**What is a Whole Number?**

A whole number is a positive number that does not contain a fractional or decimal part. This means that, for example, the numbers 0, 1, 2, 3, 4, 5, 6, and 7 are whole numbers.

Numbers such as -3, 2.7, or 3 ½ are not whole numbers.

**How can I tell if a number is a whole number?**

There are 3 main factors to take into account when working out whether or not a number is a whole number:

- A whole number has to be
**positive**, not a**negative number**, also known as a minus number. This means it has to be of a value of 0 or higher. For example, 0, 1, 2, and 3 are all whole numbers. However, -1, -2, and -3 are not. - A whole number cannot include any
**fractional element**. That means that numbers 1 ½, 3 ¼, and 7 ⅚ are not whole numbers, but 1, 3, and 7 are. - A whole number cannot include any
**decimal element**. This means that numbers such as 3.4, 7.9, and 11.234 are not whole numbers, but 3, 7, and 11 are.

As long as a number meets these criteria, a whole number can be any number from 0 to however high you (or anyone else) can count!

**What are counting numbers?**

Counting numbers are whole numbers that are used to count things. These could be 1, 2, 3, 4, etc. They’re a type of number you can use to say how much you have counted off something. They are any positive number. However, you cannot have negative counting numbers. This is because you can’t have minus 1 or 2 or any other negative number of something. This also doesn’t include fractions or decimals. So counting numbers can only ever be whole numbers. See if you can count some objects and find out which counting number you get.

Regarding counting numbers, there’s been some debate around whether the number zero is classed as a counting number. While you can’t have a negative amount of something, you can have none. Which would be a zero amount of whatever you’re counting. For this reason, some think zero should be classed as a counting number. However, there is no specific rule declaring that zero isn’t a counting number, but it depends on each person individually. So what do you think about zero? It could be a class discussion to decide if zero is a counting number.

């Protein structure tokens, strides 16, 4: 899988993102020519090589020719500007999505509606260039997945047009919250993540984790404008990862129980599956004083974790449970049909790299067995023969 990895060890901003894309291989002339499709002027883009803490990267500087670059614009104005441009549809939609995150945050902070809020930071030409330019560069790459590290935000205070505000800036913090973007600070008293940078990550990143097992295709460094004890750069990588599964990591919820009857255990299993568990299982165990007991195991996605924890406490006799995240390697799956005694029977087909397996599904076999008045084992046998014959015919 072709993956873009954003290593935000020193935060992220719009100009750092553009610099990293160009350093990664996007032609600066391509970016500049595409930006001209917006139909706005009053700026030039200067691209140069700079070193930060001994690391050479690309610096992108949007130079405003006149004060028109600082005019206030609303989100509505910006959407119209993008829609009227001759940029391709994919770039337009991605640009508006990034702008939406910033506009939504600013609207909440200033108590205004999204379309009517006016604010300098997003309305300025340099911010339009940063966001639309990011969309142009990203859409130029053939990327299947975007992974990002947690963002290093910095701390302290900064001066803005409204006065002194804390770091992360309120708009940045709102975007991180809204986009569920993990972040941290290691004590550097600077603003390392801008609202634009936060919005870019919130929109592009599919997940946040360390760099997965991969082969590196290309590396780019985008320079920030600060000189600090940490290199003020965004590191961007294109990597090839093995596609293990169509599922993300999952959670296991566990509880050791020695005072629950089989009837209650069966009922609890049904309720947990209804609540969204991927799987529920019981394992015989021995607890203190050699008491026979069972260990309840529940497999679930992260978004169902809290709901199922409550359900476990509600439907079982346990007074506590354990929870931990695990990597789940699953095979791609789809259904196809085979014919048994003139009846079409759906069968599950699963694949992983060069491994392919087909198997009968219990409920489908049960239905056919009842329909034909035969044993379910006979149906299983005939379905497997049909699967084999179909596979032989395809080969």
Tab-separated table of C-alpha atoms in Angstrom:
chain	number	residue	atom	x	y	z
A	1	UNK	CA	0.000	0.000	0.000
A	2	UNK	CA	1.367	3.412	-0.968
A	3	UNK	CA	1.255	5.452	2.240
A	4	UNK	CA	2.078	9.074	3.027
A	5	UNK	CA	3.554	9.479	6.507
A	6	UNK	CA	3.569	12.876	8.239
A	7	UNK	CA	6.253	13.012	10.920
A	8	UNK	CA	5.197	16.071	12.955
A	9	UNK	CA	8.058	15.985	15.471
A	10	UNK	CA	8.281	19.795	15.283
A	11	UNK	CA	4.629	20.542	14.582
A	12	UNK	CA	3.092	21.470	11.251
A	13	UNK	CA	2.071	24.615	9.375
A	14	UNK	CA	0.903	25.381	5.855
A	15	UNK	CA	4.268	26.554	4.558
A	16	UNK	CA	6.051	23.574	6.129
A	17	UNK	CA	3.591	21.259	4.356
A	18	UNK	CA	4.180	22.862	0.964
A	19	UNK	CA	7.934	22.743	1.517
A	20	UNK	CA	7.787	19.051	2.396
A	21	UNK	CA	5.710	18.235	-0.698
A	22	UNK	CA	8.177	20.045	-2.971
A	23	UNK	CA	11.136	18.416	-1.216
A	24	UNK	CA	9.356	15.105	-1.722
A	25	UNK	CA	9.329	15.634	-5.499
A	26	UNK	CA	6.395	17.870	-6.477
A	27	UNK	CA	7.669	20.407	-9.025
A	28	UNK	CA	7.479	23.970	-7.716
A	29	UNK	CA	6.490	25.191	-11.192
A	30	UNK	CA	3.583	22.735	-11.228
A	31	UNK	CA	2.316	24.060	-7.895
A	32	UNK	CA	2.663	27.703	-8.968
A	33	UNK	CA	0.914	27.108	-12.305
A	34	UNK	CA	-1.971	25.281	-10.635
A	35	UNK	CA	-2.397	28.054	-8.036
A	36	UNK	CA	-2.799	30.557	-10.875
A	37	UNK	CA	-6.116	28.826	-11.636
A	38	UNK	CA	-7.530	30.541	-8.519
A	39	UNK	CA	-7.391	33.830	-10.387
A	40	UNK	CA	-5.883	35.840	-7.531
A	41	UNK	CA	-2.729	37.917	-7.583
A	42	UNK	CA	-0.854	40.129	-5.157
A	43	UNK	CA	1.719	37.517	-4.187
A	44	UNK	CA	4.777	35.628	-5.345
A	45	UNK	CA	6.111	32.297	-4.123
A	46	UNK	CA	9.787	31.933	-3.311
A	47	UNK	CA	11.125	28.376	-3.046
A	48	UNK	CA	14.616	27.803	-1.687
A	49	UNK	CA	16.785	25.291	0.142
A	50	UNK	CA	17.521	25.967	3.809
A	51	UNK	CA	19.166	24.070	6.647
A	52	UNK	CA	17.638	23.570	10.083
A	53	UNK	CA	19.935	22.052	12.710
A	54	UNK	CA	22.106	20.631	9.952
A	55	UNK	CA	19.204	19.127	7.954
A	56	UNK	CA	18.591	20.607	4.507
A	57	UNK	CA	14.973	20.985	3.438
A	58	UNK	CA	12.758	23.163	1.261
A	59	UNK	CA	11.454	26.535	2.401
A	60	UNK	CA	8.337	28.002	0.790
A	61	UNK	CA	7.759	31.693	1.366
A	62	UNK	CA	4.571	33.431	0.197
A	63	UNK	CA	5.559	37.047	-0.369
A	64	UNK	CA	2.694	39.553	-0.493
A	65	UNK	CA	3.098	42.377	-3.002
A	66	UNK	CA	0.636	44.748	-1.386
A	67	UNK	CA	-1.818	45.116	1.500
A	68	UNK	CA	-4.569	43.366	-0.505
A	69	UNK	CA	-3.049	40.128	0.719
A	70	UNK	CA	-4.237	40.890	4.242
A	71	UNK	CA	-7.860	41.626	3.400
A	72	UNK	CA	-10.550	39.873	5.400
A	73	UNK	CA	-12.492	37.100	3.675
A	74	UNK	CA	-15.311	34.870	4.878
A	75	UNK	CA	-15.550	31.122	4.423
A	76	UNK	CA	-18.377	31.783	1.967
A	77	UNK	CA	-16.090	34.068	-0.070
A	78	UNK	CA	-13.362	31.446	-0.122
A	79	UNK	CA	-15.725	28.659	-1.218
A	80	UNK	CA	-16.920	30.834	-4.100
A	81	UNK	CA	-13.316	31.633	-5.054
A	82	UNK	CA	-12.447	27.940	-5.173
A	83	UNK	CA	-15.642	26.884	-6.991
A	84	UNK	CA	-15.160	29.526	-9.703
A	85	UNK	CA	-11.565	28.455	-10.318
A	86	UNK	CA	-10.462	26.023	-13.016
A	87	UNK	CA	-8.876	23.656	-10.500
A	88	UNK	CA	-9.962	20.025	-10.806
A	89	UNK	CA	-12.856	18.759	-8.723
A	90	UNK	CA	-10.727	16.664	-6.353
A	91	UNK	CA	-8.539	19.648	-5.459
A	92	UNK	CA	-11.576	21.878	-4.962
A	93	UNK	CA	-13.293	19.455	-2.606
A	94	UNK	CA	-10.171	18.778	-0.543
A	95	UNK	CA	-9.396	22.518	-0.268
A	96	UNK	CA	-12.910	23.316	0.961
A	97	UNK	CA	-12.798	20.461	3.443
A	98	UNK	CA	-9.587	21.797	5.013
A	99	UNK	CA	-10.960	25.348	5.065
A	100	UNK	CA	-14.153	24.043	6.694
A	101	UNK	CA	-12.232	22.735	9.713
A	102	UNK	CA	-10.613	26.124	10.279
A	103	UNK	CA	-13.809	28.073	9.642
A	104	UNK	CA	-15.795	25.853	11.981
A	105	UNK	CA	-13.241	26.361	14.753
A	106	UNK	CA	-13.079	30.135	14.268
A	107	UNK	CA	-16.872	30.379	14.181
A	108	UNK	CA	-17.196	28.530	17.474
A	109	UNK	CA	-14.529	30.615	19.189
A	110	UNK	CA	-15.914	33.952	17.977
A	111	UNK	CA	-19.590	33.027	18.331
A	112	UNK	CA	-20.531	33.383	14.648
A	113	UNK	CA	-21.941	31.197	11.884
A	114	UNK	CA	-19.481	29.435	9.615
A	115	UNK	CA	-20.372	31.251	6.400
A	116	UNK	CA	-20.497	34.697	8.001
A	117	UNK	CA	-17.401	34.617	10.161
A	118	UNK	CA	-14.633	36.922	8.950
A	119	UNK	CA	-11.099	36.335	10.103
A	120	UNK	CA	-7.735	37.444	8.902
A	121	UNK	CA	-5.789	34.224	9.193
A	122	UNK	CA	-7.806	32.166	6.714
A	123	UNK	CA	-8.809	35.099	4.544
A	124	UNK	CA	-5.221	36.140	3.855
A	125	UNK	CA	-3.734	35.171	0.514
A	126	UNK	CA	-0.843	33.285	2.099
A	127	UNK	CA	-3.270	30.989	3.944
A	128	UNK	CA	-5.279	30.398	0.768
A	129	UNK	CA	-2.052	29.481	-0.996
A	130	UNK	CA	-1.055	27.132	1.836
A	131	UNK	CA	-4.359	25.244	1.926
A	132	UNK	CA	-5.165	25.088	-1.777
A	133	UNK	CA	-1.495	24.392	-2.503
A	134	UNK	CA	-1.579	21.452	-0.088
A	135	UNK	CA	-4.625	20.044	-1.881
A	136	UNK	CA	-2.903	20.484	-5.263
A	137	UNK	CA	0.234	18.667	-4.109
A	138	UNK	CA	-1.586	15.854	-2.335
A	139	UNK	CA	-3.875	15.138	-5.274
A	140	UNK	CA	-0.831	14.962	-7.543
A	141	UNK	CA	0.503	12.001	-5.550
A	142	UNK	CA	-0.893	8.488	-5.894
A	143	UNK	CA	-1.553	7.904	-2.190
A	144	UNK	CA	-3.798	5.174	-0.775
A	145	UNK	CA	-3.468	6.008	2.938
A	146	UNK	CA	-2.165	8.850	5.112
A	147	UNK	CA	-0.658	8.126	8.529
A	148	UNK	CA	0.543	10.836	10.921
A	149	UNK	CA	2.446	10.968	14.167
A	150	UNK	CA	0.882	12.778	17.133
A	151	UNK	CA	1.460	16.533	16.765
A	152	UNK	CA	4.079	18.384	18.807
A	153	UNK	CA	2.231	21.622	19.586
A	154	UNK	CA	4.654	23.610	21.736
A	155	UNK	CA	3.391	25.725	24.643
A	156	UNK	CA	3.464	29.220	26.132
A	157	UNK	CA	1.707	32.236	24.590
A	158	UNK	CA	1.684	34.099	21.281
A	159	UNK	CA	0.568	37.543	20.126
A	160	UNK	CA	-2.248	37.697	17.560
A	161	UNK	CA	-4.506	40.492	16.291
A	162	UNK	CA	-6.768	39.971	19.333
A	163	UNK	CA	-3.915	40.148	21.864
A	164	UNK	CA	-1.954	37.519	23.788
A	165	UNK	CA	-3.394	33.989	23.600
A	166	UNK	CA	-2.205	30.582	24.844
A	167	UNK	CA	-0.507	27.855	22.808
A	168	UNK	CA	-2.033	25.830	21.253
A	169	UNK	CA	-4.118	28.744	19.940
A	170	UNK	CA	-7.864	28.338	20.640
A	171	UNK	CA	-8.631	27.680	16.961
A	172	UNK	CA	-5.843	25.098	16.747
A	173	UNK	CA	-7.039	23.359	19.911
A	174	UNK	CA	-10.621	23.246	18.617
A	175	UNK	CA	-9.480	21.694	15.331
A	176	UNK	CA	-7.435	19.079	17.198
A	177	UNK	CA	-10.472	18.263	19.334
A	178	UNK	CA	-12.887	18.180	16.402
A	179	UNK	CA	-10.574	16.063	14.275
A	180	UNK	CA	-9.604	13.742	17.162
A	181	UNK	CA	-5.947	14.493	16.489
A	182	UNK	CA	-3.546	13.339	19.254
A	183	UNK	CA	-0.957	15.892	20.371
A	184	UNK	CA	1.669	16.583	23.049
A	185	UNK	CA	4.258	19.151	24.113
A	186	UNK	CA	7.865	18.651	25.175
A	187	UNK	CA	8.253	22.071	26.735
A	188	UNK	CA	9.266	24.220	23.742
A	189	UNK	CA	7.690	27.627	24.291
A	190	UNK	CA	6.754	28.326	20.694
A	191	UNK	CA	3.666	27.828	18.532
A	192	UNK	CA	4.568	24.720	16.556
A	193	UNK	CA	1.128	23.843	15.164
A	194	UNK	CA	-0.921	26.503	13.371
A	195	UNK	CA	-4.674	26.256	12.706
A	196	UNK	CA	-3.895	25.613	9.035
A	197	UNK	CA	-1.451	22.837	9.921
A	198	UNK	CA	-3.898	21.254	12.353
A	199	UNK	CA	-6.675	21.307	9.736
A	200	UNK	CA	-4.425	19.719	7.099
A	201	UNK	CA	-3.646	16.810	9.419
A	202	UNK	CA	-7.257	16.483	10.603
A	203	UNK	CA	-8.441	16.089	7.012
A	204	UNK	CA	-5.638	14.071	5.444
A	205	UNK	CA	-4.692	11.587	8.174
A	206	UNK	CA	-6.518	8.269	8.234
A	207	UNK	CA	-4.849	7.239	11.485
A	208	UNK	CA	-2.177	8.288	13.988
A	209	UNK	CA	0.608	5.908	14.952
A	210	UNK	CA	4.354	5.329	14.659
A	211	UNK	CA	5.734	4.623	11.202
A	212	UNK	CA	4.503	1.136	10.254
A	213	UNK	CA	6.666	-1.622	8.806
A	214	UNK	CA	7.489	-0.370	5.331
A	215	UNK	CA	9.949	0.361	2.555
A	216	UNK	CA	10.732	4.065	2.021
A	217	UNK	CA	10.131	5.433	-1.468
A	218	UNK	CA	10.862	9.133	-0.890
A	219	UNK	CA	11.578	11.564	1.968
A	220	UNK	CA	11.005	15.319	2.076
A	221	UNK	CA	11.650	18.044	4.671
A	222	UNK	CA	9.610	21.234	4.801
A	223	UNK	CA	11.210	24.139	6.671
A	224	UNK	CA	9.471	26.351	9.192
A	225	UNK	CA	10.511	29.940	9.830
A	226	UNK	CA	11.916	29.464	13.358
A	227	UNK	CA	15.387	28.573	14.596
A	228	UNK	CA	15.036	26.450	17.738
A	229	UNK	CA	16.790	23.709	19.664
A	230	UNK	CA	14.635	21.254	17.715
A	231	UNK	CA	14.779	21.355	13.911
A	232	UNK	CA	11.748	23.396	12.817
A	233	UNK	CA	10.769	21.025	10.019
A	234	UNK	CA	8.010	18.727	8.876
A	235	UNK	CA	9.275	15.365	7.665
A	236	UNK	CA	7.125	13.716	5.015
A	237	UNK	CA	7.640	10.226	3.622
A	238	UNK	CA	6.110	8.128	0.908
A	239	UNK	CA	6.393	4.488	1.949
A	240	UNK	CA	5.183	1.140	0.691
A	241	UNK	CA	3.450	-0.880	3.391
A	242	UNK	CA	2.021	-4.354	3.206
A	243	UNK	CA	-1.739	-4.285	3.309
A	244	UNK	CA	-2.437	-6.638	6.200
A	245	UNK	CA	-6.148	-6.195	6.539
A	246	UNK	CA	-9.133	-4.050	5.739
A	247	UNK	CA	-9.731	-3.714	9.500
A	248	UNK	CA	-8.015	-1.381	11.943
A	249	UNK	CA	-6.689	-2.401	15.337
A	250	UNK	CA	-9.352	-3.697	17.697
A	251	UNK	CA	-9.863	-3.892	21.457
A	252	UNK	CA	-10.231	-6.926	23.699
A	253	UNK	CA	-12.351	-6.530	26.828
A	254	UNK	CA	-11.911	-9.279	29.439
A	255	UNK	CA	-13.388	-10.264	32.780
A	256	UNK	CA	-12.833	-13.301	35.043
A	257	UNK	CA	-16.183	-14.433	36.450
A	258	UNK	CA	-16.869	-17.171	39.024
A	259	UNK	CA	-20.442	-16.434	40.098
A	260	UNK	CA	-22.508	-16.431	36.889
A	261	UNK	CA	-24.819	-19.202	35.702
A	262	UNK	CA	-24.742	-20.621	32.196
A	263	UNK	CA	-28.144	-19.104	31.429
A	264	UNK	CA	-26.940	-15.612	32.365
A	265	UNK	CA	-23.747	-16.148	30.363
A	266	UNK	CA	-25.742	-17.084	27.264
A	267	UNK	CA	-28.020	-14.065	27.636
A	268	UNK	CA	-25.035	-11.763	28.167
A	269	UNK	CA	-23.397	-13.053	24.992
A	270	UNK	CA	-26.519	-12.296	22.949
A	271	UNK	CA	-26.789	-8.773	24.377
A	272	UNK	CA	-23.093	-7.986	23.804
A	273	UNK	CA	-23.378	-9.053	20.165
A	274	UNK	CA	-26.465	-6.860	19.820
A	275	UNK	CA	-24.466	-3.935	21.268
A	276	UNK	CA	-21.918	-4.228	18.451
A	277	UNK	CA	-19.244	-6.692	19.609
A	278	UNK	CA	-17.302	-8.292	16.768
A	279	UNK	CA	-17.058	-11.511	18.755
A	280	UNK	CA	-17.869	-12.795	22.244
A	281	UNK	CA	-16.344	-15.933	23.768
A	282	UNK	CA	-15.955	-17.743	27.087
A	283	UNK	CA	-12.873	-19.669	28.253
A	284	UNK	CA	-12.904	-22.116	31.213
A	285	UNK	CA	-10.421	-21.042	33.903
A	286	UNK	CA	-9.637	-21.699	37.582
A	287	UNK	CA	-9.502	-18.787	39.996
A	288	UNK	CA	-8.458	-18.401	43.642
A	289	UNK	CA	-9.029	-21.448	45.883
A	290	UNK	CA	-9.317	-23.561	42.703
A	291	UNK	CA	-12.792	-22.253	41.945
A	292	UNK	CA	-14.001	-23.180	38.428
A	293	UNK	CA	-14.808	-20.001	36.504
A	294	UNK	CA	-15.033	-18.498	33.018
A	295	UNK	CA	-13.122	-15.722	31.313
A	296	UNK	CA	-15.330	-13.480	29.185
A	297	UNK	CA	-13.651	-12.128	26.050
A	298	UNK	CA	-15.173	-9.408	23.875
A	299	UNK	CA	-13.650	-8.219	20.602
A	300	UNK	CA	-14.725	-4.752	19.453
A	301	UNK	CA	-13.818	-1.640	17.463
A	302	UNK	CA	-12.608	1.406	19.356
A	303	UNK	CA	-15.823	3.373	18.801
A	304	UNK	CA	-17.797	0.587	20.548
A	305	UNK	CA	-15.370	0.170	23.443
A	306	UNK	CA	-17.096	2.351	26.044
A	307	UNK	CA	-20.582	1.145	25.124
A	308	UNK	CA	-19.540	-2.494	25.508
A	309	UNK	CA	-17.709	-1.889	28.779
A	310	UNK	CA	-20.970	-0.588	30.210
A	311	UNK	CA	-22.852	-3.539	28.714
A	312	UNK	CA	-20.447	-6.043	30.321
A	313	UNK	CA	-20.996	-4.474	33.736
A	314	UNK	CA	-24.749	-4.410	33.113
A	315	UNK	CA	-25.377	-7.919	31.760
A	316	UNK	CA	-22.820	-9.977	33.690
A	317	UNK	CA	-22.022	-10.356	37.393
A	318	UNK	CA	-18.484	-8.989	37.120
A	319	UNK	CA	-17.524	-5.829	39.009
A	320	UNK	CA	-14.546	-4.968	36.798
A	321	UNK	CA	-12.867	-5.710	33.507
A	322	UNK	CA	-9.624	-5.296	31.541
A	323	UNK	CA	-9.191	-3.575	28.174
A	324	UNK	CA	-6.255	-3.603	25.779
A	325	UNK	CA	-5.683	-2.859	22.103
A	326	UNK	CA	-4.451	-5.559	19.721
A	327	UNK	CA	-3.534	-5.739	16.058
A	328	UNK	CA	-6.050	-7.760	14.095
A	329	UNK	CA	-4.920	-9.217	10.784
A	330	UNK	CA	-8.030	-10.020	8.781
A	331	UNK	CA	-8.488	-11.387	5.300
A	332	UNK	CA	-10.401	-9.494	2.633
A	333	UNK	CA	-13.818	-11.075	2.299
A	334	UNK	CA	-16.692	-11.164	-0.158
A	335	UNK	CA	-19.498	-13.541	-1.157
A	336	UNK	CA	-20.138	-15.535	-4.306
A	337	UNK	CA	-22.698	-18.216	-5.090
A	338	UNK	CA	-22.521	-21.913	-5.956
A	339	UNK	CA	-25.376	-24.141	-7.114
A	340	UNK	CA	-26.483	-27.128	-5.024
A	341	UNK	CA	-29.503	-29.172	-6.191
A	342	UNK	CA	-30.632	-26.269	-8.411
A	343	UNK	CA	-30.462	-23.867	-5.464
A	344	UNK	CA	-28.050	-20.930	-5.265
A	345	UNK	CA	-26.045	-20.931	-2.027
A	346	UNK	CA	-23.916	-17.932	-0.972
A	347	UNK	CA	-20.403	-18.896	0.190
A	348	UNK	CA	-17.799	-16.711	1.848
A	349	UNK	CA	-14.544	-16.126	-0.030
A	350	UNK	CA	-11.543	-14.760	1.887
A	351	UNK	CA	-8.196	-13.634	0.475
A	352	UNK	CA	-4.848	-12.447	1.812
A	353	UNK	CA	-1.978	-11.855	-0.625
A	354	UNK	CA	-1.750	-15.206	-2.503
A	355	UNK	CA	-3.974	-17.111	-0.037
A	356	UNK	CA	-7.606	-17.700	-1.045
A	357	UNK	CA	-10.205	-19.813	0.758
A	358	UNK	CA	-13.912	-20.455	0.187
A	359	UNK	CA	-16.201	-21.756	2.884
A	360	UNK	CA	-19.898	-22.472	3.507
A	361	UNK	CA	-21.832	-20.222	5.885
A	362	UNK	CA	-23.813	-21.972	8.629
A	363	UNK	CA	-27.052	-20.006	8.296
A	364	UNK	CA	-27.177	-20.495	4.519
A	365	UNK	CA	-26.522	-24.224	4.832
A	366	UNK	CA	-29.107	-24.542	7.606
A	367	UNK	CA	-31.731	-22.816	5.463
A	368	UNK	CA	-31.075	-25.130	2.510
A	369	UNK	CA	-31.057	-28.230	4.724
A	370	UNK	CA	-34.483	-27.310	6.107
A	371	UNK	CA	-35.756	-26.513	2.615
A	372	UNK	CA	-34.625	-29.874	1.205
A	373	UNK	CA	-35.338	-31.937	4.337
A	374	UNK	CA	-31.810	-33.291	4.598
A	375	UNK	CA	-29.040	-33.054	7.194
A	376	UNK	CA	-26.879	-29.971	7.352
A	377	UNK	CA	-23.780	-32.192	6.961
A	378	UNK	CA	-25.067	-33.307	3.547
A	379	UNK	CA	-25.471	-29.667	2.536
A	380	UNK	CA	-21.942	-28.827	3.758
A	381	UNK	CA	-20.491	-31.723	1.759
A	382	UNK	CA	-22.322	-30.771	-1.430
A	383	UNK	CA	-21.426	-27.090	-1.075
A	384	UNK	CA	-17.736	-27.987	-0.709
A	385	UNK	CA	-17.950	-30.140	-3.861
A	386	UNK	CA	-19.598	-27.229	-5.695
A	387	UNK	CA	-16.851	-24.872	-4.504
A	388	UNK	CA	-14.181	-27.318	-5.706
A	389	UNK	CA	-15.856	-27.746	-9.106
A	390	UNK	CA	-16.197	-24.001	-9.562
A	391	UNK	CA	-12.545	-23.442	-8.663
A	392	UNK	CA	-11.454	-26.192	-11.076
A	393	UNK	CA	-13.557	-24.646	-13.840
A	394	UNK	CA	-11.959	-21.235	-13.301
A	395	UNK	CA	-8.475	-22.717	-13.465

**Rounding to the Nearest Whole Number**

In year 4, students must learn how to round to the nearest whole number. This means finding the whole number that is most similar in value to a given non-whole number.

Here are some examples:

- The nearest whole number to 3.2 is 3
- The nearest whole number to 5.7 is 4
- The nearest whole number to 2 ¼ is 2
- The nearest whole number to 8 ⅚ is 9

This can get tricky with numbers such as 2.5 or 4 ½ because they are strictly between two whole numbers. In this case, either of the two nearest whole numbers is acceptable, but rounding up rather than down is generally the best practice.

**Visual Aids to Explain Whole Numbers**

When explaining the difference between whole numbers and non-whole numbers, visual aids such as counters and shapes can be helpful.

For example, you can show a whole counter representing a whole number and a part of a counter showing non-whole numbers.

You could also do this with money. Try using whole pounds to represent whole numbers and pence to represent decimal values between whole numbers. For example, £3 would represent a whole number, whereas £3.20, for instance, would represent a non-whole number.

A number line can also be a helpful tool.